The Civil WarThe Civil War by Julius Caesar

Casear’s The Civil War is actually three related books: a long one by Julius himself on the initial crossing of the Rubicon, the battles in Spain and defeated Pompey in Alexandria. His account ends abruptly, but is continued by anonymous accounts continuing through events in Alexandria, then through northern Africa and finally in Spain.
Like his account of the Gallic wars, Casear’s section is straight-forward and enthralling, although one should keep his aims in mind: these are not unbiased looks at how things unfolded. These books were meant to show how great a leader he was; in so many words, they’re propaganda, reading meant to excite the masses.

Even now, some 2000 years after the events within took place, they’re still great reading. Unlike some of his contemporaries – Plutarch comes to mind – Casear’s prose is uncluttered and direct. When he writes of battles, his first-hand knowledge shines: at times it feels like a conversation with the leader. But when he writes about how he spared this person or that town, showing off how merciful he could be, it bogs down the general reader (although it’s worth noting he was pretty lenient, much more so than some of the people who followed him as Emperor).

However, the other three books are more mixed: the Alexandrian account is interesting reading, the Spanish War is fragmentary and disjointed and the African war is somewhere in between. The differences between them and Casear’s are stark, and not just in language: only after you see them repeatedly say the gods decided who would win which battle do you realize secular Casear’s writings could be. All three aren’t quite as interesting as Casear’s account, either: they range between too unwieldily and too fragmentary. Oftentimes, they don’t have the access to the larger picture that Caesar’s does: they focus more on the front lines then the strategy. Still, their addition completes an incomplete picture.

Penguin’s edition is translated by Jane Gardner, who also provided a great introduction and copious notes in the back: maps, a listing of who’s who and many footnotes, all of them helpful, throughout the book. I can’t speak to the nuts and bolts of her translation, I’m willing to credit her for how readable the book is, especially given the state of the last two accounts. While her translation is pretty simple for the most part, it can to be long-winded at times. Take this example, addressing Pompey’s front lines at the battle of Pharsalus:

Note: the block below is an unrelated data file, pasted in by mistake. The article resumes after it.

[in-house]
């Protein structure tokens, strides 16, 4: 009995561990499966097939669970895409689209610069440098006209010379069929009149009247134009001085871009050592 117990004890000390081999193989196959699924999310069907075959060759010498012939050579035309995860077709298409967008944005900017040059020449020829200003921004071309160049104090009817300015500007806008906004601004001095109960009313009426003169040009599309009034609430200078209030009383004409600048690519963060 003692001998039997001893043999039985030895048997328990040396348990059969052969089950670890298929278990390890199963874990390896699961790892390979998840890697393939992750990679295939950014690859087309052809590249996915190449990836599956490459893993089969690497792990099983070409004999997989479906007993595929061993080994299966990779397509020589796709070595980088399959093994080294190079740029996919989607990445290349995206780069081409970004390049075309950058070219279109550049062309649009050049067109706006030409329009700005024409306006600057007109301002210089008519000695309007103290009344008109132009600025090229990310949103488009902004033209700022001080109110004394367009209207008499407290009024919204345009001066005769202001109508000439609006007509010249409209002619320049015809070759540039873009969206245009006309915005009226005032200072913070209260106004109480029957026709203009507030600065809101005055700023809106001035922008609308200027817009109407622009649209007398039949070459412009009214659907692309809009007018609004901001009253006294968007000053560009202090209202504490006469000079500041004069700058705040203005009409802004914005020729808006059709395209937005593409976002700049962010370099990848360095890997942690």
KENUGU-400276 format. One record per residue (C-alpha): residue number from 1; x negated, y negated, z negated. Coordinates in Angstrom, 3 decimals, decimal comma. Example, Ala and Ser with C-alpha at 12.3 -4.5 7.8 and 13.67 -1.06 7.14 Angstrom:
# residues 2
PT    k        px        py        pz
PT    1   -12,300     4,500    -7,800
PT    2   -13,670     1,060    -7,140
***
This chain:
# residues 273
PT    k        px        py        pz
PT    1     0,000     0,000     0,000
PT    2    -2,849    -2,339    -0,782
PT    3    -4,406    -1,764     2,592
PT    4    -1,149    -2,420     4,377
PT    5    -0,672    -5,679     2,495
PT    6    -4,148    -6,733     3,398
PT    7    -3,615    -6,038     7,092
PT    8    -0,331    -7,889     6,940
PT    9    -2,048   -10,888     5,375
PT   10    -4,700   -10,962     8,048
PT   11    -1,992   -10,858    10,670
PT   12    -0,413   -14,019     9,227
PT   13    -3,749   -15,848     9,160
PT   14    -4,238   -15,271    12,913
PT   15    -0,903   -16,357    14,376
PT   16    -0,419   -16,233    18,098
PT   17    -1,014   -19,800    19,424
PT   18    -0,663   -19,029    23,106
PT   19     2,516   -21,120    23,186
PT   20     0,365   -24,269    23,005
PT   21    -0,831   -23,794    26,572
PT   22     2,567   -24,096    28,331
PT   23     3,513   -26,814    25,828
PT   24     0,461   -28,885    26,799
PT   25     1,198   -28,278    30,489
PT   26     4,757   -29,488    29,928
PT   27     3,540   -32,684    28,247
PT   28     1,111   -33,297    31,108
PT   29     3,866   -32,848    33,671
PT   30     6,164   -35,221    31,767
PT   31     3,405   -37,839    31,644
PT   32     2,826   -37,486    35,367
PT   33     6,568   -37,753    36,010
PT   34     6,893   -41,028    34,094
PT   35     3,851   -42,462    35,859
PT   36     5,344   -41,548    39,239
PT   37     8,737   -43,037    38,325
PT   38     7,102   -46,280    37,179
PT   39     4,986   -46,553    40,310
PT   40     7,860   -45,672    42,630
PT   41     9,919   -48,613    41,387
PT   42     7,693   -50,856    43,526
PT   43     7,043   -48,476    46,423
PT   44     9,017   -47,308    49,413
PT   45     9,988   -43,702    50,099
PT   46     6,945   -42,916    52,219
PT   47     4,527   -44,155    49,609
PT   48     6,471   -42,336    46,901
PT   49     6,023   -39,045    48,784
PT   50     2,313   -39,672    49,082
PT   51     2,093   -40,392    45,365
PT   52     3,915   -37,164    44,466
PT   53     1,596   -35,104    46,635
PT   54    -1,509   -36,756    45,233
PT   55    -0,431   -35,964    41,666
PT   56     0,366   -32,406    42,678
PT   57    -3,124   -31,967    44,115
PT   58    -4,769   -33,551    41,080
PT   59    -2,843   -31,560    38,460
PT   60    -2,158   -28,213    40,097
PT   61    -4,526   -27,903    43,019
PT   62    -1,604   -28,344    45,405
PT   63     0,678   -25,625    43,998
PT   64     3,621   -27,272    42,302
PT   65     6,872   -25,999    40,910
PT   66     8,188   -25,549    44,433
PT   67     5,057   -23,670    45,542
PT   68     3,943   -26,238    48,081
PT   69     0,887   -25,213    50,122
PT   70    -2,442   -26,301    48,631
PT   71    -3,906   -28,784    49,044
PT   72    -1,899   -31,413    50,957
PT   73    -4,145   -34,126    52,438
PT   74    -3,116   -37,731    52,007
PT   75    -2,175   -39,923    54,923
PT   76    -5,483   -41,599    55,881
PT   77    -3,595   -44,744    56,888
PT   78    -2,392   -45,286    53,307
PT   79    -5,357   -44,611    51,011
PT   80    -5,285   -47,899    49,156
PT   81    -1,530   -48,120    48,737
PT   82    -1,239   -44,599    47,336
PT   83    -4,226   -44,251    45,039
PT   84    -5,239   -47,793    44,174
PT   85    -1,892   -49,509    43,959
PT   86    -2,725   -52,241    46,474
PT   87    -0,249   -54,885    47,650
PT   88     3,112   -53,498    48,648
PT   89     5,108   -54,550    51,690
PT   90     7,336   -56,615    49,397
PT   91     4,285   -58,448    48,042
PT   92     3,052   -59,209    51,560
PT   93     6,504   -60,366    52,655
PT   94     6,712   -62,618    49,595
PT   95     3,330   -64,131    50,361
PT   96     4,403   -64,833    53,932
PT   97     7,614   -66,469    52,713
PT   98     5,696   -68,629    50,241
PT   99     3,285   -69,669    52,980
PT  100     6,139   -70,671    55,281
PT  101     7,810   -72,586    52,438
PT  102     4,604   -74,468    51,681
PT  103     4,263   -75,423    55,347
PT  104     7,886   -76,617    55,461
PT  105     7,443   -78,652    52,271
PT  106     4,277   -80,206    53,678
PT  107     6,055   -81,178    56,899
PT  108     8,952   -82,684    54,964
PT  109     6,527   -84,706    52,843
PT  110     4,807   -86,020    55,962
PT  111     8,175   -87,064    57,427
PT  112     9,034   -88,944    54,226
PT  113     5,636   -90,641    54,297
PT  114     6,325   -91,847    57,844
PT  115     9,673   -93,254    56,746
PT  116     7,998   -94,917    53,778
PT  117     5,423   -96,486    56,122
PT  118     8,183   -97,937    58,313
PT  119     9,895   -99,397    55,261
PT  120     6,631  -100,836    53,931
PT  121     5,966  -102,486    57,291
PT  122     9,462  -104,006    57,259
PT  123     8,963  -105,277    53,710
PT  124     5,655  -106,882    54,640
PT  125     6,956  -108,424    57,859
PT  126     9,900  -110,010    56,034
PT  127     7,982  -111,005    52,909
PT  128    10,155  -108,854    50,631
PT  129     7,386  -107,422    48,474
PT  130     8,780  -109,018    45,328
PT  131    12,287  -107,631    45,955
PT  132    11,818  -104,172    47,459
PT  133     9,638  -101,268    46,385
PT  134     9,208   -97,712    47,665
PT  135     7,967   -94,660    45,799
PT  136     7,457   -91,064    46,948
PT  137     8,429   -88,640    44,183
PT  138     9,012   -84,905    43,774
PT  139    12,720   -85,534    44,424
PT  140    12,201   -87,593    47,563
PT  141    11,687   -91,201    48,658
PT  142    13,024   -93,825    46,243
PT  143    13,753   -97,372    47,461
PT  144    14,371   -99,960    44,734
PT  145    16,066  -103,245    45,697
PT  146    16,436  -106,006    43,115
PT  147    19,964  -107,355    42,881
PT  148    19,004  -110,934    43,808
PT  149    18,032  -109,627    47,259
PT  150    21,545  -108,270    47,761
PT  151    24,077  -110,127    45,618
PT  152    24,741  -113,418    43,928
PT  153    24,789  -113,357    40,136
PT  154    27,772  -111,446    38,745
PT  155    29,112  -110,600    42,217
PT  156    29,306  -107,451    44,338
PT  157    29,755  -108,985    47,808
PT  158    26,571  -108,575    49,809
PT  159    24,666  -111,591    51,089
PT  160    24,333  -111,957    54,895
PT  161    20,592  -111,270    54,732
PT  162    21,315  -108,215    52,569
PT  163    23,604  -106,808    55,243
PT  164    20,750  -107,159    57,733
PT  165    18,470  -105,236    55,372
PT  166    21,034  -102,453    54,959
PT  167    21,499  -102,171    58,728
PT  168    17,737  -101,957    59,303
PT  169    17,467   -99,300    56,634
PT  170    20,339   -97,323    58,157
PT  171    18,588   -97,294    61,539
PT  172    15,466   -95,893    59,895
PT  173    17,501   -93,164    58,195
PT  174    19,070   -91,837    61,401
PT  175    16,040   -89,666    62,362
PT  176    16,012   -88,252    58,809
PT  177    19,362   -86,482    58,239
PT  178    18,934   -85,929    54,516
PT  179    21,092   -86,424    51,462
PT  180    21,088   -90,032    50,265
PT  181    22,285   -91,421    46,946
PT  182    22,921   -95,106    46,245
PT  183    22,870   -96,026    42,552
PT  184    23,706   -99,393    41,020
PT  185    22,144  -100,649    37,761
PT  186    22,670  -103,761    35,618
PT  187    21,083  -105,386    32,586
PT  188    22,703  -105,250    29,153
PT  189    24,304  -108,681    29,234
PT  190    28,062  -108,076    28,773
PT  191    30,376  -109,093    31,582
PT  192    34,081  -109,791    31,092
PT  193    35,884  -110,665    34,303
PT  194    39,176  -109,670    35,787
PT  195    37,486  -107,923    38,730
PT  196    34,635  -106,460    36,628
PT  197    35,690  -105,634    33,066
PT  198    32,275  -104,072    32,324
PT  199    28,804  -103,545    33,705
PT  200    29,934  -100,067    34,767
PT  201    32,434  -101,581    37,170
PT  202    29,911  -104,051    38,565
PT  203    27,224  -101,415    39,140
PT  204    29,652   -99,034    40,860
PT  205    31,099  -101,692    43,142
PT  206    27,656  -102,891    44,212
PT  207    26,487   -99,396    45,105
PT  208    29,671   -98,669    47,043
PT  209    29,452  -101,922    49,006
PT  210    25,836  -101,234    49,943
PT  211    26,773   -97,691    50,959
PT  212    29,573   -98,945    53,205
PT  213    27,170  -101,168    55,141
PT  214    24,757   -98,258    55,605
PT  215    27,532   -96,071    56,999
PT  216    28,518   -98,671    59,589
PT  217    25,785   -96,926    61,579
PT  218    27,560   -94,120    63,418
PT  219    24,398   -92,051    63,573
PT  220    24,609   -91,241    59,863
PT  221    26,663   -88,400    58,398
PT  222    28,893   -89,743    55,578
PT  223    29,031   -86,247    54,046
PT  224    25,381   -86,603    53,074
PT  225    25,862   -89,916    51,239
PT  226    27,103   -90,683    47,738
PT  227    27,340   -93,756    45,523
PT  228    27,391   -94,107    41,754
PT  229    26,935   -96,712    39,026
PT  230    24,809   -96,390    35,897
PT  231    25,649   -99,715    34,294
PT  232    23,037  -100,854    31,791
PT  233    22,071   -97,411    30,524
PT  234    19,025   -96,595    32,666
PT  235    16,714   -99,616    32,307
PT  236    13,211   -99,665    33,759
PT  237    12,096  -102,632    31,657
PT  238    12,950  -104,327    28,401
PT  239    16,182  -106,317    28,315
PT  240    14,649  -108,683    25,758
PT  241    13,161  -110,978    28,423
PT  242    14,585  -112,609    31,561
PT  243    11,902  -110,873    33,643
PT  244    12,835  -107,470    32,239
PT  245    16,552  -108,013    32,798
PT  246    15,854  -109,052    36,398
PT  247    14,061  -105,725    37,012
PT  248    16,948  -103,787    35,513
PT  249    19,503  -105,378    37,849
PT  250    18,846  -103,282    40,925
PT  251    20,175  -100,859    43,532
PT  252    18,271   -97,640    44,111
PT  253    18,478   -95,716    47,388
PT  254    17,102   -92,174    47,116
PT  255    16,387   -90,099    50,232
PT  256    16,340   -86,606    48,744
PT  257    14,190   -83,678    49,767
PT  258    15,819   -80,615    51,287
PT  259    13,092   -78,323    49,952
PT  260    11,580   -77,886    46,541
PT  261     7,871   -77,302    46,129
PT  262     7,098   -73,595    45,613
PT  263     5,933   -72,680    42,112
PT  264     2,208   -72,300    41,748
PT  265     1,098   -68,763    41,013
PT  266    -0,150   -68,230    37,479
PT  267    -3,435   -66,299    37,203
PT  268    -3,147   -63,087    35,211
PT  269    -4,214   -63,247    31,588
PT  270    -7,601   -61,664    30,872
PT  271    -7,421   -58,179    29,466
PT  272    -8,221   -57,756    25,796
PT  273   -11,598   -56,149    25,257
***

Between the two armies there was just enough space left for them to advance and engage each other. Pompey, however, had told his men to wait for Casear’s onset, and not to move from their positions or allow the line to be split up. He was said to have done this on the advice of Giaus Triarius, with the intention of breaking the force of the first impact of the enemy and stretching out their line, so that his own men, who were still in formation, could attack them while they were scattered. (Pg 152)

The value of this book as a primary source can’t be overstated, either. Precious little has come down to us from this period in time; that we have the memoirs of not only one of the leaders, but from the eventual dictator of Rome, is itself pretty damn cool. On that alone, I’d recommend this book. That it’s a genuinely exciting and lively read is a welcome bonus.

Rating: 7/10 The Civil War is a great, if biased, read on the end of the Roman Republic. The average reader start with a modern history of the Civil Wars – Tom Holland’s Rubicon comes to mind – before moving to a primary source like this. For those willing to delve a little deeper, and read between the lines here, The Civil Wars is a rewarding read: Casear’s accounts take you right to the battles. The other accounts? Not so much.